Dec 16

The MVC platform – the HtmlHelper class (part II)

Posted in ASP.NET MVC      Comments Off on The MVC platform – the HtmlHelper class (part II)

Today we’re going to keep talking about the methods associated with the HtmlHelper classes. In this post, we’ll concentrate on the extension methods defined on the InputExtensions.cs file that allow us to introduce several textboxes on a page (ie, HTML Input elements if you really want to  be picky). We’ll end up analyzing the three overloads of the TextBox method:

public string TextBox(string name)
public string TextBox(string name, object value)
public string TextBox(this string name, object value, object htmlAttributes)
public string TextBox(string name, object value, IDictionary<string, object> htmlAttributes)

The first overload lets you specify the name/id of the control. You can use that overload when you don’t want to explicitly specify the value of the textbox. The remaining overloads will let you set the value and attribute pairs you can define on the INPUT control (do notice that you can use the anonymous method approach or the dictionary approach).

The easiest way to use these helpers is illustrated on the next snippet (dropped on the aspx page):

<%= Html.TextBox( "name" ) %>

The previous line is responsible for injecting the following HTML on the page shown on the browser:

<input  id="name" name="name" type="text"  />

Lets suppose that you want to set the class to a predefined CSS style called myInput. Here’s one way of doing that:

          Html.TextBox( "name", //name/id of the textbo
                              null, //value shown
                              new { @class = "myInput"} ) //other attributes


with the corresponding HTML:

<input class="myInput" id="name" name="name" type="text"  />

If you wanted, you could also use the overload which receives a dictionary (for this short illustration,using the anonymous object was more than enough,right?). As you can see, we didn’t pass anything to the value attribute. Nothing prevented us from passing a value to it, but it’s important to keep in mind that if you do that, you’ll loose the “automatic filling behavior”. “Auto what?” you’re asking? well, never mind the name. It’s just something I invented to explain what happens when you have an element whose key is the same as the id of a textbox and that doesn’t have an explicit value set.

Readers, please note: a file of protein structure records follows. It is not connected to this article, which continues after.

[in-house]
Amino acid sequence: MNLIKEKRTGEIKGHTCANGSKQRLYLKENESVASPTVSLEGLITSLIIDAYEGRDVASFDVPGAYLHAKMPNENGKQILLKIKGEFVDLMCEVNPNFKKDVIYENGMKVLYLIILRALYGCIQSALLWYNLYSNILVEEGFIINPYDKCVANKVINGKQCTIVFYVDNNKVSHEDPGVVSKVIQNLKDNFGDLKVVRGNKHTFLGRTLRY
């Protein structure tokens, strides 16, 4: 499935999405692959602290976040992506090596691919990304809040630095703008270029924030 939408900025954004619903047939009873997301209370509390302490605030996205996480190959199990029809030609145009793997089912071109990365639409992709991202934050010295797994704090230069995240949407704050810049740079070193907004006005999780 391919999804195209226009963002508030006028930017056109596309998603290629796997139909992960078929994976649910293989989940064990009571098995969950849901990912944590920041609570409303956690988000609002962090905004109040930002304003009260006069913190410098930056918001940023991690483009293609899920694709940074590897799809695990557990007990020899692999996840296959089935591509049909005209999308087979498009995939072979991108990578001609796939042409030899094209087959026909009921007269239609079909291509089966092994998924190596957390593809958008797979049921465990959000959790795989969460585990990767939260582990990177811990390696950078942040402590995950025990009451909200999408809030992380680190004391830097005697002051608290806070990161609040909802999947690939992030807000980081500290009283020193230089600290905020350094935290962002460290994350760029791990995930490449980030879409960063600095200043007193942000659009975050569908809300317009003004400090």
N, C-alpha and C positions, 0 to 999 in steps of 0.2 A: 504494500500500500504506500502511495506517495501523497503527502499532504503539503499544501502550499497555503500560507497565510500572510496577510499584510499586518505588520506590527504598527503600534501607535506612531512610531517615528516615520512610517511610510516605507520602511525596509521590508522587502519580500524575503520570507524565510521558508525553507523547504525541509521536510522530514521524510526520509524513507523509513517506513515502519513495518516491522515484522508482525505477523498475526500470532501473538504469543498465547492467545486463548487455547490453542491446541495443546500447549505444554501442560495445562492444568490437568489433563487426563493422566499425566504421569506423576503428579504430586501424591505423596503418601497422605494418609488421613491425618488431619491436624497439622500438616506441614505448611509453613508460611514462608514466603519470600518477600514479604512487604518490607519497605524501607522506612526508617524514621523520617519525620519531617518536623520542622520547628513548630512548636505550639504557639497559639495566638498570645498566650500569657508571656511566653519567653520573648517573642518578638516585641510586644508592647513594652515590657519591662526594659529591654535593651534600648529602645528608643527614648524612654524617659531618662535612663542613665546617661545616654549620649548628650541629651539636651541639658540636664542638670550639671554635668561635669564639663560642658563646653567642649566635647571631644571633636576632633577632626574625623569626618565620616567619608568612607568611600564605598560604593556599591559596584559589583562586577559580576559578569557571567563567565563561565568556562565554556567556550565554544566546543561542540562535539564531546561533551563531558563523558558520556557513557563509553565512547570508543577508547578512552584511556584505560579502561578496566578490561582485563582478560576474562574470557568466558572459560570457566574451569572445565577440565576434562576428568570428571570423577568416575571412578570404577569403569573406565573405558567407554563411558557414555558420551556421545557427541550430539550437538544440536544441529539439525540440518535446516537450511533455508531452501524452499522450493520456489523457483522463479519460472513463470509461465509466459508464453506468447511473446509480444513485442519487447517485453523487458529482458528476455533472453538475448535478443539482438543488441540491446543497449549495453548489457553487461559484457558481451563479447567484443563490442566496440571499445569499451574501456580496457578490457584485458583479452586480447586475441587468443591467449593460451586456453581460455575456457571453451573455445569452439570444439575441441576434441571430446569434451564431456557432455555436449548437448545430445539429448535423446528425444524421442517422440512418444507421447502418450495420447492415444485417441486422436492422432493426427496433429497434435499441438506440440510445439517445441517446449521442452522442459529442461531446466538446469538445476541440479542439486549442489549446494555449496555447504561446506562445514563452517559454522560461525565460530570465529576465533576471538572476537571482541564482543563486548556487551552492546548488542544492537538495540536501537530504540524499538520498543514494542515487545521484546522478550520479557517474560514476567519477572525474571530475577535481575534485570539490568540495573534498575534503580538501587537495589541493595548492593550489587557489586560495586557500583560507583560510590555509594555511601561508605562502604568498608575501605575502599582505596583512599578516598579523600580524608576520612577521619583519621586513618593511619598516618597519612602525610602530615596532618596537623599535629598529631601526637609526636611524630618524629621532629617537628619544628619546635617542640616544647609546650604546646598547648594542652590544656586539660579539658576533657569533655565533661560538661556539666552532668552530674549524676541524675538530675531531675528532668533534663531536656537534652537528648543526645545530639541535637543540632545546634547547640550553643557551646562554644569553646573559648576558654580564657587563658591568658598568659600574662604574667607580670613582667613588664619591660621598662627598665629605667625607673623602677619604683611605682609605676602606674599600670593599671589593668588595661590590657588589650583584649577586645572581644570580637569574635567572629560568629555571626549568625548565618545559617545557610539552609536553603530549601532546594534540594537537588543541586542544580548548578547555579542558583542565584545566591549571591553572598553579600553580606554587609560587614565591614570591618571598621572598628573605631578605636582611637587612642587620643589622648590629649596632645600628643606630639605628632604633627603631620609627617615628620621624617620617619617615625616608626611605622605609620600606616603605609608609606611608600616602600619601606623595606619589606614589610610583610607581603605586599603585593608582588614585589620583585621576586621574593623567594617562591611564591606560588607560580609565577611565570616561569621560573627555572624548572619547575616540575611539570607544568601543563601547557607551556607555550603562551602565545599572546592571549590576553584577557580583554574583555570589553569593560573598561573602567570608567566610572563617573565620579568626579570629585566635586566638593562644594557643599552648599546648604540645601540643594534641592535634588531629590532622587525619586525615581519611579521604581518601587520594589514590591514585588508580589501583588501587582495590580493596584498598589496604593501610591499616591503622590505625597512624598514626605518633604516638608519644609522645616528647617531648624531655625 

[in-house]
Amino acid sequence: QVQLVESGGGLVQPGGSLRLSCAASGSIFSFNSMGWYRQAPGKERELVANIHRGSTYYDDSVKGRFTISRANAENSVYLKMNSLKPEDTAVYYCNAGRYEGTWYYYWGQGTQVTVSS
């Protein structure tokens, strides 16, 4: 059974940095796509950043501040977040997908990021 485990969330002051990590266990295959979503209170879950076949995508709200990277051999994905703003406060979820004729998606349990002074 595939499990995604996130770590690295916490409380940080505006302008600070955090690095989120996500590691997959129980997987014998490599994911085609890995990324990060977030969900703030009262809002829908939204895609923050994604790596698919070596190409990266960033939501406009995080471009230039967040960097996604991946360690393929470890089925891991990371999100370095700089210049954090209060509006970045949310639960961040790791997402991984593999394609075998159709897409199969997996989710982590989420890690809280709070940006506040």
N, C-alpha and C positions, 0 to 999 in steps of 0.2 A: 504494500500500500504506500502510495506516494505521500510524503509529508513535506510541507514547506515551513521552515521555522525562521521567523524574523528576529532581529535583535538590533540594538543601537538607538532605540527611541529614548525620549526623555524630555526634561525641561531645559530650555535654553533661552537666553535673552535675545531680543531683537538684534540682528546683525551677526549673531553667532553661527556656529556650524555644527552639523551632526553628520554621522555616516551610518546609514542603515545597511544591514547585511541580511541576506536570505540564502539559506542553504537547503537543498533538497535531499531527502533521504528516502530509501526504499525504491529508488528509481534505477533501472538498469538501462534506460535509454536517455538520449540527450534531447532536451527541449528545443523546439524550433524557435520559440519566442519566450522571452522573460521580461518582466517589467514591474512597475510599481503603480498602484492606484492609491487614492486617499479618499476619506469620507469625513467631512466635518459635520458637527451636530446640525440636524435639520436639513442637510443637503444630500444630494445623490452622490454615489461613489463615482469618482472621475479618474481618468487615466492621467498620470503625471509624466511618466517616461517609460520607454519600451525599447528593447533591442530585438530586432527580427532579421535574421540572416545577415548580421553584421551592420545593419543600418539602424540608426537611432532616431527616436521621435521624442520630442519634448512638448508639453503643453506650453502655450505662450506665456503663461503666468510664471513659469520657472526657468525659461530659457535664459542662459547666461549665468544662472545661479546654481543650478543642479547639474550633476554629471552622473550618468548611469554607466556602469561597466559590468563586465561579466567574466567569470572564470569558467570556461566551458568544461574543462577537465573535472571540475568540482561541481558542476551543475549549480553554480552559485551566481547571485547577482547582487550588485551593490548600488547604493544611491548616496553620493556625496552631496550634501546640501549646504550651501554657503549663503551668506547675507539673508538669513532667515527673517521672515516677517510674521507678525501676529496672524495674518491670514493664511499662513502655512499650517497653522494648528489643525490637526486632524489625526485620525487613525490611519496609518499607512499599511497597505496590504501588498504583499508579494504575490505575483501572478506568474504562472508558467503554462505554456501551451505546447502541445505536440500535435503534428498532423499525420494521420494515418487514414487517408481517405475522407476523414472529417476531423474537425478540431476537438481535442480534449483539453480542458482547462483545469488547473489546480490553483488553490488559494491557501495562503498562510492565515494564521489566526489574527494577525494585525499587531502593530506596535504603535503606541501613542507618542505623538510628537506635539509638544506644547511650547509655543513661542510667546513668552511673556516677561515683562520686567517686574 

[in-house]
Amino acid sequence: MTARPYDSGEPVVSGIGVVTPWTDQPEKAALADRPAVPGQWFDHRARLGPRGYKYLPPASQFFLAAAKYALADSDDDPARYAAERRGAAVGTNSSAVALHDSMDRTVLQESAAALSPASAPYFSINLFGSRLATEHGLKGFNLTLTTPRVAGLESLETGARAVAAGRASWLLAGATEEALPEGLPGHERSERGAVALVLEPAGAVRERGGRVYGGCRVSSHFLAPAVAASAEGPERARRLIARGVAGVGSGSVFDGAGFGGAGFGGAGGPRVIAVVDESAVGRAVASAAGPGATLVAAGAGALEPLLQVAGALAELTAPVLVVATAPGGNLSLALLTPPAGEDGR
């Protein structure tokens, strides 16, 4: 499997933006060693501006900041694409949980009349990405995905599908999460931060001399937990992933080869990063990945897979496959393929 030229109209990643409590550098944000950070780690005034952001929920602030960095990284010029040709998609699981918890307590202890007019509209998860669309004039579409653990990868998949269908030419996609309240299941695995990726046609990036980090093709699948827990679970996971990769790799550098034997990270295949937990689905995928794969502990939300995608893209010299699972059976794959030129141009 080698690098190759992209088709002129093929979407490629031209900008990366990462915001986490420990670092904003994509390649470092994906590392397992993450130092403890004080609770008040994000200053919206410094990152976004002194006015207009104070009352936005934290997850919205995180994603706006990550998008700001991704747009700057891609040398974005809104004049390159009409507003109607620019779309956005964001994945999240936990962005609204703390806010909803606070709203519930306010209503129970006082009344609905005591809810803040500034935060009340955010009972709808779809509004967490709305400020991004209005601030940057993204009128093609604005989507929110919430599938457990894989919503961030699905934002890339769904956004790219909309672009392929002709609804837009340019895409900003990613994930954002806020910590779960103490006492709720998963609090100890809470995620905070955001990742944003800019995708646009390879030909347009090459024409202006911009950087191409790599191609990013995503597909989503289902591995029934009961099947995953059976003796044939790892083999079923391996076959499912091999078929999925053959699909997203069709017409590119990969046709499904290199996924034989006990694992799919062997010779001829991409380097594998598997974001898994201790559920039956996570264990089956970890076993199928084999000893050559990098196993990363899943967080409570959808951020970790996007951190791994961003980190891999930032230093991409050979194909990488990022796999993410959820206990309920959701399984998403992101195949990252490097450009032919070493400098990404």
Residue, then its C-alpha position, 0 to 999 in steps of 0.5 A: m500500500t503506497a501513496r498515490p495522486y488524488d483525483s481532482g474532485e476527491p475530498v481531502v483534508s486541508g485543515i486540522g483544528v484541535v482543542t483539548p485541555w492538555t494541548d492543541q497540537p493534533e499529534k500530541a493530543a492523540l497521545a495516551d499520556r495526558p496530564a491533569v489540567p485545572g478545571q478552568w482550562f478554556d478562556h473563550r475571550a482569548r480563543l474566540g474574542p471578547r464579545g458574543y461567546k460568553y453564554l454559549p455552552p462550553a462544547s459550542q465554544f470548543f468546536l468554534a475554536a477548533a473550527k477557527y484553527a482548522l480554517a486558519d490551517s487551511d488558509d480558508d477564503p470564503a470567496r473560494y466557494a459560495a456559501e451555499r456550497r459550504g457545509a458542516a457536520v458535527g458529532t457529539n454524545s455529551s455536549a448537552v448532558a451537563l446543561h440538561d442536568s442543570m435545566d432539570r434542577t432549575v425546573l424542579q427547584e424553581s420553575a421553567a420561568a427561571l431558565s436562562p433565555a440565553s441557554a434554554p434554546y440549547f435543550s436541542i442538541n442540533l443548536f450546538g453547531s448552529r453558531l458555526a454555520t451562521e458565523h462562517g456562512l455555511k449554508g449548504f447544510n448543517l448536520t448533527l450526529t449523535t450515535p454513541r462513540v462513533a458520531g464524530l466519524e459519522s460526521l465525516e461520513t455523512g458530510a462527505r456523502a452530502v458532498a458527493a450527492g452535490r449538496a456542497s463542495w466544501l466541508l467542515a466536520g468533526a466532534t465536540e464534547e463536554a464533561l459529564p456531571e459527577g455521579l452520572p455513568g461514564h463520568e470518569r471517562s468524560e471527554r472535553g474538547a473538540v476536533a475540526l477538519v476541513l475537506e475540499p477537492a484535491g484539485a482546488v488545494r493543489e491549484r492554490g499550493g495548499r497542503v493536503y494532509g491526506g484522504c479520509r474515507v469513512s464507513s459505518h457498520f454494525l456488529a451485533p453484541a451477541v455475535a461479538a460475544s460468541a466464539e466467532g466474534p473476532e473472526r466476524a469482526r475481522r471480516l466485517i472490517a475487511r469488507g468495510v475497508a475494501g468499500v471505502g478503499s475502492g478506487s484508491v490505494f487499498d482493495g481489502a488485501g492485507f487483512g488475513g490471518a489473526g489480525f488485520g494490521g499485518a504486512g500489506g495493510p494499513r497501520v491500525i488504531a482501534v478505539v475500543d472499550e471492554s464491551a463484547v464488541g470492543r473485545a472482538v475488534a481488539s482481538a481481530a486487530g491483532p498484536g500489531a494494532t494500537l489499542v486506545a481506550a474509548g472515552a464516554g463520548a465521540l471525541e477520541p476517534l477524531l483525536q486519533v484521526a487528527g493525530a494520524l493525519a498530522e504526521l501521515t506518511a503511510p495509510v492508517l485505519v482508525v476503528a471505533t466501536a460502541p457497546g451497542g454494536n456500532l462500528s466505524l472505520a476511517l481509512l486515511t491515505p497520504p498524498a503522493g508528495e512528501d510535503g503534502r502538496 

To illustrate this approach, lets suppose that we have a simple form:

<form method="post" action="">
  <%= Html.TextBox( "name”) %>
  <input type="submit" id="myBt" value="Try to submit" />

It’s just a simple textbox and a submit button which will only refresh the current form  (ie, it will start a new request to the current url which will then instantiate the controller and will call the right method to handle the request and return a response back to the client). Yes,there are some helpers for generating forms too but we’ll leave that for future posts…

Now, if you have something like this in your controller’s method that handles the request and “calls” the view that had the previous snippet:

ViewData["name"] = Request.Form["name"];

You’ll always end up initializing the control with the last value that the user entered before submitting the form. Yes, you don’t need to do anything else (besides calling the TextBox method from the aspx page and passing it the same id as the key of the item that was passed into the view data dictionary). Interestingly, this behaviour will also work when you have strongly typed view. For instance, if you had a class that looked like this:

public class Data    {
        public String name { get; set; }

and the previous TextBox method call (<%= Html.TextBox( "name”) %>) then you could expect the textbox to have the value of the name property of that class with the following code:

return View( new Data{name = "Hooo"});

In other words, the value of the input HTML control will always be set to Hooo.

Do notice that this behaviour is slightly modified when you use validation. If you add a “model state” to your form and associate it with a control, then that value will always “overwrite” the other values you try to pass to the control. We’ll talk about simple validation on the next post (ie, we’ll interrupt the HtmlHelper analysis for introducing the validation classes introduced by ASP.NET MVC).

And that’s all for today. Keep tuned!